Cervical Cancer

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Cervical Cancer

Cancer occurs when the cells grow abnormally and also invade nearby tissues and eventually spreading to other organs in the body through the bloodstream or the lymph nodes.

Cervical cancer is the cancer of cervix. It the lowest part of uterus and connects the uterus with vagina. Cervical cancer is invasive, it effects the deeper tissues of the cervix and may also effect other part of the body like the lungs, liver, rectum and vagina.

Causes of Cervical Cancer

  • Infection caused by Human papillomavirus (HPV).
  • Weak immune system
  • Smoking
  • Having sex at an early age increases the risk of HPV.
  • Intake of oral contraceptive pills for more than 5 years

Signs & Symptoms of Cervical Cancer

  • Unusual vaginal bleeding like bleeding after menopause, bleeding between regular menstrual periods
  • Pain in pelvis
  • Frequent urination
  • Pain during urination
  • Heavy or unusual discharge that may be watery, thick, and possibly have a foul odour

Stages of Cervical Cancer

  • Stage I: Cancer is present in the cervix.
  • Stage II: Cancer is present in the cervix as well the lower part of the vagina.
  • Stage III: Cancer is present in the cervix as well the lower & upper part of the vagina.
  • Stage IV: Cancer has spread to nearby organs, like the bladder or rectum & it may have spread to other areas of the body, such as the lungs, liver or bones.

Diagnosis of Cervical Cancer

  • Pap Test. The cells from the cervix are brushed and examined in lab.
  • HPV DNA Test. This test involves collecting the cells from the cervix and testing them for infection with any of the types of HPV.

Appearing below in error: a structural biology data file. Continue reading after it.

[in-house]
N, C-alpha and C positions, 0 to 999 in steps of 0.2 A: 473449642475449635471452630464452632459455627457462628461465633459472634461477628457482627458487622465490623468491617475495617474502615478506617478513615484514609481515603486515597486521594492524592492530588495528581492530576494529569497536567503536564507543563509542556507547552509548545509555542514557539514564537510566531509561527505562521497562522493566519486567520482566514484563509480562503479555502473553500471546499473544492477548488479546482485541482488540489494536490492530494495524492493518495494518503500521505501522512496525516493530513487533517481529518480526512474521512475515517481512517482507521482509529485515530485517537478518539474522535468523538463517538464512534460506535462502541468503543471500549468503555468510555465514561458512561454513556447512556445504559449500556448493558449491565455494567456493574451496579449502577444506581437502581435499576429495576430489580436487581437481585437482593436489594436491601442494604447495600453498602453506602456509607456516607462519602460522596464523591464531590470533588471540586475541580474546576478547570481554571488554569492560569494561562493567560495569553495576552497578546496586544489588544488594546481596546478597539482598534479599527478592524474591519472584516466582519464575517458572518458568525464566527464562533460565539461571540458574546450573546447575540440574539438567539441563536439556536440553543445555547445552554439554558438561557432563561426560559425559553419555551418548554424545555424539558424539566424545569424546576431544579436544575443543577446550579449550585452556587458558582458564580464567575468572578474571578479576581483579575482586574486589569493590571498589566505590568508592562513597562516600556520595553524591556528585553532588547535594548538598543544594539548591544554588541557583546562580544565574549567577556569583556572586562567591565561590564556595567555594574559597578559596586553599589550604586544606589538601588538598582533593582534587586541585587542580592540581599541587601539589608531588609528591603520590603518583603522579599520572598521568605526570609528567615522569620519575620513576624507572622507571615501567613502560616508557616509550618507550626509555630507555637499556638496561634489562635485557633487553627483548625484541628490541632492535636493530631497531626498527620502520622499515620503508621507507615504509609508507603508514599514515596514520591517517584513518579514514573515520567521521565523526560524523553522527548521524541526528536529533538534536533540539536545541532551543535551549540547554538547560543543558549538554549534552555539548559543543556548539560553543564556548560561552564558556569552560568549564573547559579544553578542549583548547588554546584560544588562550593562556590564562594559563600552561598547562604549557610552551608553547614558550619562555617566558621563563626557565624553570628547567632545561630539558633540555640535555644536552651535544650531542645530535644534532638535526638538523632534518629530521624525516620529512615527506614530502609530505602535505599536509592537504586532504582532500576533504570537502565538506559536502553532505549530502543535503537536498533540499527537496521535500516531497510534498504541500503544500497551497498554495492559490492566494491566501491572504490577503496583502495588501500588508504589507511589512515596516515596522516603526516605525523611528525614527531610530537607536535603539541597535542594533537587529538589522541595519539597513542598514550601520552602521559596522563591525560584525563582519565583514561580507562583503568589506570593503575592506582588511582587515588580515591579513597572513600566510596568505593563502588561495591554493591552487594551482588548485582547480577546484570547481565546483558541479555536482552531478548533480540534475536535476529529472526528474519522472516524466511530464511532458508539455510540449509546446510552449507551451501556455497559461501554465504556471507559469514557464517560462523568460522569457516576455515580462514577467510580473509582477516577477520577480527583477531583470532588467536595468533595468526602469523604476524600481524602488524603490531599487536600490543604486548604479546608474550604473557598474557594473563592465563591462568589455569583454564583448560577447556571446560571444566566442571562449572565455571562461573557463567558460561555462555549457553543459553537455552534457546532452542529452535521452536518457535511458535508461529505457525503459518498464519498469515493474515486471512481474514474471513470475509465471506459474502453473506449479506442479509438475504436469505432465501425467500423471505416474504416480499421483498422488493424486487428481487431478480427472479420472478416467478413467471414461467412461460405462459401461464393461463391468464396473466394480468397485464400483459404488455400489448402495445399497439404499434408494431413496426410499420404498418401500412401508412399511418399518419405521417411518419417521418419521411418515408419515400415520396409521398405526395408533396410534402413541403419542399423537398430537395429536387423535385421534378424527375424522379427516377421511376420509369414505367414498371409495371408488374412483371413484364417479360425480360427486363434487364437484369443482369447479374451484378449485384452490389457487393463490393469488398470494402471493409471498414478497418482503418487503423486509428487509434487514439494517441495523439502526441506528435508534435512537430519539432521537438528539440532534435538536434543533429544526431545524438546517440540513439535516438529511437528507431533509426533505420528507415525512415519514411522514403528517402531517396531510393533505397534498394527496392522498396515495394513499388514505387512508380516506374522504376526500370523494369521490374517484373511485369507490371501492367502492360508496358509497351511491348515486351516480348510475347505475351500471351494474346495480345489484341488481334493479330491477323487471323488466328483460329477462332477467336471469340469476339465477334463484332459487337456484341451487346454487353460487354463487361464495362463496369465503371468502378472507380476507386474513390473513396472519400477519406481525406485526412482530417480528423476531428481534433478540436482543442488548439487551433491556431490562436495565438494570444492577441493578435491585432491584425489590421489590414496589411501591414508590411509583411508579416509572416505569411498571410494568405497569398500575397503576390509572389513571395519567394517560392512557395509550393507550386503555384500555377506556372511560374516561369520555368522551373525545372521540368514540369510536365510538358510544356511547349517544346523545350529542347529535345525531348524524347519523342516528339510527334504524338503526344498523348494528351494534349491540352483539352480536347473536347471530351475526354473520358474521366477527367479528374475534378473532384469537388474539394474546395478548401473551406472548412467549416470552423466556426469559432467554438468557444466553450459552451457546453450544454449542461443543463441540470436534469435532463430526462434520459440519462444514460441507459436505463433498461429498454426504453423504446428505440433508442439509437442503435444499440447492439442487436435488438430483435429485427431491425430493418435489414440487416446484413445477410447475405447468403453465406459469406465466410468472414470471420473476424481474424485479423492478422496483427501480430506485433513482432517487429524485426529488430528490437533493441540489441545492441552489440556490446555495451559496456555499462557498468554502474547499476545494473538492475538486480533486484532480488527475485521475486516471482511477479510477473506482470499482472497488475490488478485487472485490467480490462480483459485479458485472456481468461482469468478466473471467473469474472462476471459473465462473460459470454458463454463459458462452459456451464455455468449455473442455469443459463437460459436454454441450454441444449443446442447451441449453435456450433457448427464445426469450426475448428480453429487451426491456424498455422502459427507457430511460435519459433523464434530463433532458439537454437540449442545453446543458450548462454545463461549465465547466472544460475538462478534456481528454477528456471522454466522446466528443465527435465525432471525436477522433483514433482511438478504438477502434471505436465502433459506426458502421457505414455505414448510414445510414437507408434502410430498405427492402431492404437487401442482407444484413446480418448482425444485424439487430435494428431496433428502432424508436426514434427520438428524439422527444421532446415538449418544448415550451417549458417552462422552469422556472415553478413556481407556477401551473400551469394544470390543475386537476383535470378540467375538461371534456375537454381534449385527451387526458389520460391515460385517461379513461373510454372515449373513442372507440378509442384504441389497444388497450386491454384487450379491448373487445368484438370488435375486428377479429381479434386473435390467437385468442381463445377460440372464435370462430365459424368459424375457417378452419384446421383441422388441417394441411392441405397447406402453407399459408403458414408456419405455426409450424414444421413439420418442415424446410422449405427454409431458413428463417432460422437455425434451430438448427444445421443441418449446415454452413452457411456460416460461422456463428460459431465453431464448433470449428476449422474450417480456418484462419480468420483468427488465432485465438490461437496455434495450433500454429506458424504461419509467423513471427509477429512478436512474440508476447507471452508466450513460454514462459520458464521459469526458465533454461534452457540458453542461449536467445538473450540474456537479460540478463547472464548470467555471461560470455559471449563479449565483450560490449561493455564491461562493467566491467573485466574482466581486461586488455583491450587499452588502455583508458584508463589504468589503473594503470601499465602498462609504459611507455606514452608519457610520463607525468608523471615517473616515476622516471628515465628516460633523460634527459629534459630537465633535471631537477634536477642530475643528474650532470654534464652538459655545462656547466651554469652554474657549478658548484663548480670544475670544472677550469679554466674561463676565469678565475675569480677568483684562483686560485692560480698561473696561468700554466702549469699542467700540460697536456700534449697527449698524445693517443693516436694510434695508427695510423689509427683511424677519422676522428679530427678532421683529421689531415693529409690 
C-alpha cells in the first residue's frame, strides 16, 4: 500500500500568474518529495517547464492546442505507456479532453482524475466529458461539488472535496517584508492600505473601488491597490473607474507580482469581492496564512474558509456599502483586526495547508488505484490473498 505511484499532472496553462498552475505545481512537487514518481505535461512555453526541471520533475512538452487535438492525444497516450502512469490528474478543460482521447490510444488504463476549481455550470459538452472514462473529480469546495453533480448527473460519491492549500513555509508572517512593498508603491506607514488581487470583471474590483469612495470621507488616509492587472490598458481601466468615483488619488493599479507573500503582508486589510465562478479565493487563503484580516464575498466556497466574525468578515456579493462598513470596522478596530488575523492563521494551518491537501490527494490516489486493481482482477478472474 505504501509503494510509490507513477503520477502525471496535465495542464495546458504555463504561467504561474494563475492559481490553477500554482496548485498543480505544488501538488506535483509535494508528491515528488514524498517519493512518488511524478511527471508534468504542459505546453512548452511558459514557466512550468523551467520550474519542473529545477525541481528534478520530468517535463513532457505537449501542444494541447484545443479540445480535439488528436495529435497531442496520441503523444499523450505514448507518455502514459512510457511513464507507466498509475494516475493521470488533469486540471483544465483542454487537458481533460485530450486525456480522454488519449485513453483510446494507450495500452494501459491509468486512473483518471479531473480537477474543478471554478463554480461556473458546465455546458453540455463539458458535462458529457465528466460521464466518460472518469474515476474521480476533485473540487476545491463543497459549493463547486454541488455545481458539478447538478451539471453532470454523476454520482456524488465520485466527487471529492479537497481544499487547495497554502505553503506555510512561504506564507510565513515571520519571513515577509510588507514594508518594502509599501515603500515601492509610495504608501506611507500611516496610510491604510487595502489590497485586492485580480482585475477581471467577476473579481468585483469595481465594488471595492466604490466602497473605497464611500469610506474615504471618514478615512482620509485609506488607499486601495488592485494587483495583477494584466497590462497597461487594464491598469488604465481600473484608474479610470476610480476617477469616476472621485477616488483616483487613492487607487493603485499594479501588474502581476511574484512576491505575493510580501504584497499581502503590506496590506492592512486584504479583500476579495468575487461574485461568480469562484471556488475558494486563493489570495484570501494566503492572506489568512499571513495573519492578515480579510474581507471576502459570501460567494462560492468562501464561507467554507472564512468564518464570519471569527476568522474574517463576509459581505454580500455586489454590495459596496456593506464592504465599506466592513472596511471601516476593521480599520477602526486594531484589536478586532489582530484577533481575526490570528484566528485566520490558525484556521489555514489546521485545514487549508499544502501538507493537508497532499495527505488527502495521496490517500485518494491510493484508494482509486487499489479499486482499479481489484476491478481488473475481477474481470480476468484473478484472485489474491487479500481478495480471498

• Punch biopsy. It involves pinching off small samples of cervical tissue for examination.
  • Endocervical curettage. This involves scraping of tissue sample from the cervix with the help of a small, spoon-shaped instrument known as curet.
  • Electrical wire loop. This test is generally done under local anesthesia. A small tissue is obtained using a thin, low-voltage electrical wire.
  • Cone Biopsy. This test is done under local anesthesia wherein deeper layers of cervical cells are obtained for laboratory testing.

Treatment of Cervical Cancer

Hysterectomy

Hysterectomy is surgical removal of the uterus. Hysterectomy may be:

Simple hysterectomy: Surgical removal of cervix and uterus along with the removal of cancer, or

Radical hysterectomy: Surgical removal of cervix, uterus, part of the vagina and lymph nodes in the affected area.

Chemotherapy

Chemotherapy is the use of anti-cancer drug that helps to slow or stop the growth of rapidly dividing cells that cause cancer. It prevents the growth of rapidly dividing cells by killing the dividing cells.

Despite its side effects, chemo is still the most widely used cancer treatment option. Unlike radiation and surgery which treats cancer cells at particular locations, chemotherapy drugs can kill cancer cells that have metastated (spread) to different organs in the body (Read more on: Chemotherapy)

Radiation Therapy

Radiation Therapy is a kind of cancer treatment that uses high doses of radiation beams to kill cancer cells to shrink the tumors. Radiation kills the cancer cells by destroying the DNA. Cancer cells with damaged DNA fail to multiply and die. They are then removed by the body’s mechanism (Read more on: Radiation Therapy)

Targetd Drug Therapy

Targeted therapy is a type of cancer treatment that uses cancer drugs. However, it is different from traditional chemotherapy, which also uses drugs to kill cancer cells. In Targeted therapy, the cancer’s specific genes, proteins, or the tissue environment that contributes to cancer growth and survival are targeted. Targeted therapy is generally used with chemotherapy and other interventions (Read more on: Targeted Drug Therapy)

Immunotherapy

Immunotherapy (also called biologic therapy) is a new type of cancer treatment where the body’s immune system is boosted to help the body fight cancer by itself. Immunotherapy uses substances made by the body or in a laboratory to improve or restore immune system function ( Read more on: Immunotherapy)

FAQs

What is the survival rate for cervical cancer?

  • The survival rate for cervical cancer is about 92%, if detected early.

How long does it take cervical cancer to spread?

  • It typically takes 10-15 years before invasive cervical cancer develops.

How is cervical cancer detected?

  • A Pap test can detect cancerous cells in the cervix.

What is the most common age for cervical cancer?

  • Frequently diagnosed in women between the ages of 35 and 44.

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